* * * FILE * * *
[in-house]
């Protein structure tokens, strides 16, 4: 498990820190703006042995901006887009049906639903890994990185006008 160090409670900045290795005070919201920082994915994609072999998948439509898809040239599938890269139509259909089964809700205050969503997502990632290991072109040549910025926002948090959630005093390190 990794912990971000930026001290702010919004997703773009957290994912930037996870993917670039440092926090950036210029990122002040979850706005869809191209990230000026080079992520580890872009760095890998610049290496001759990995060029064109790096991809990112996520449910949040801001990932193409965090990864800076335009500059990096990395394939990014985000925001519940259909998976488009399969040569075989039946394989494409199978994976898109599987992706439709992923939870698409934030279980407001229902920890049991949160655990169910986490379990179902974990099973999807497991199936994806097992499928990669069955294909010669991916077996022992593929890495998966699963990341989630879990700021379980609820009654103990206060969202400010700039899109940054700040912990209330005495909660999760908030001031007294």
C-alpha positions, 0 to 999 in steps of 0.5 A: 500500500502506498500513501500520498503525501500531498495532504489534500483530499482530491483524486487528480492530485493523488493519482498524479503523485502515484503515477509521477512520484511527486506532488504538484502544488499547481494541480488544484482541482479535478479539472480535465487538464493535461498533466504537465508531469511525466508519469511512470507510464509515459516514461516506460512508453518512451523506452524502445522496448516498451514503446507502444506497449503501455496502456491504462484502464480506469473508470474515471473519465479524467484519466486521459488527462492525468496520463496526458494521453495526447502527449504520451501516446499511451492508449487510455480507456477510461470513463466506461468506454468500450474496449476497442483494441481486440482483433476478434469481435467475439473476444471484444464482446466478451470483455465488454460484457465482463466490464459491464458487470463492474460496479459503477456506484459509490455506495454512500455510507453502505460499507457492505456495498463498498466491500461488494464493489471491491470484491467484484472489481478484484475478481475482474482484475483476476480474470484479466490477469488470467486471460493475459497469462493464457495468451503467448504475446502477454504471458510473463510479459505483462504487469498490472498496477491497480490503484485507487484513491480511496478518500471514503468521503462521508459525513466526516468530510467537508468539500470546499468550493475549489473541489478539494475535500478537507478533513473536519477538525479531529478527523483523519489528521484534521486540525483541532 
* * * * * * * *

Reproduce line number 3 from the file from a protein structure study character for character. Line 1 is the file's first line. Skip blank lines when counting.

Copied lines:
C-alpha positions, 0 to 999 in steps of 0.5 A: 500500500502506498500513501500520498503525501500531498495532504489534500483530499482530491483524486487528480492530485493523488493519482498524479503523485502515484503515477509521477512520484511527486506532488504538484502544488499547481494541480488544484482541482479535478479539472480535465487538464493535461498533466504537465508531469511525466508519469511512470507510464509515459516514461516506460512508453518512451523506452524502445522496448516498451514503446507502444506497449503501455496502456491504462484502464480506469473508470474515471473519465479524467484519466486521459488527462492525468496520463496526458494521453495526447502527449504520451501516446499511451492508449487510455480507456477510461470513463466506461468506454468500450474496449476497442483494441481486440482483433476478434469481435467475439473476444471484444464482446466478451470483455465488454460484457465482463466490464459491464458487470463492474460496479459503477456506484459509490455506495454512500455510507453502505460499507457492505456495498463498498466491500461488494464493489471491491470484491467484484472489481478484484475478481475482474482484475483476476480474470484479466490477469488470467486471460493475459497469462493464457495468451503467448504475446502477454504471458510473463510479459505483462504487469498490472498496477491497480490503484485507487484513491480511496478518500471514503468521503462521508459525513466526516468530510467537508468539500470546499468550493475549489473541489478539494475535500478537507478533513473536519477538525479531529478527523483523519489528521484534521486540525483541532 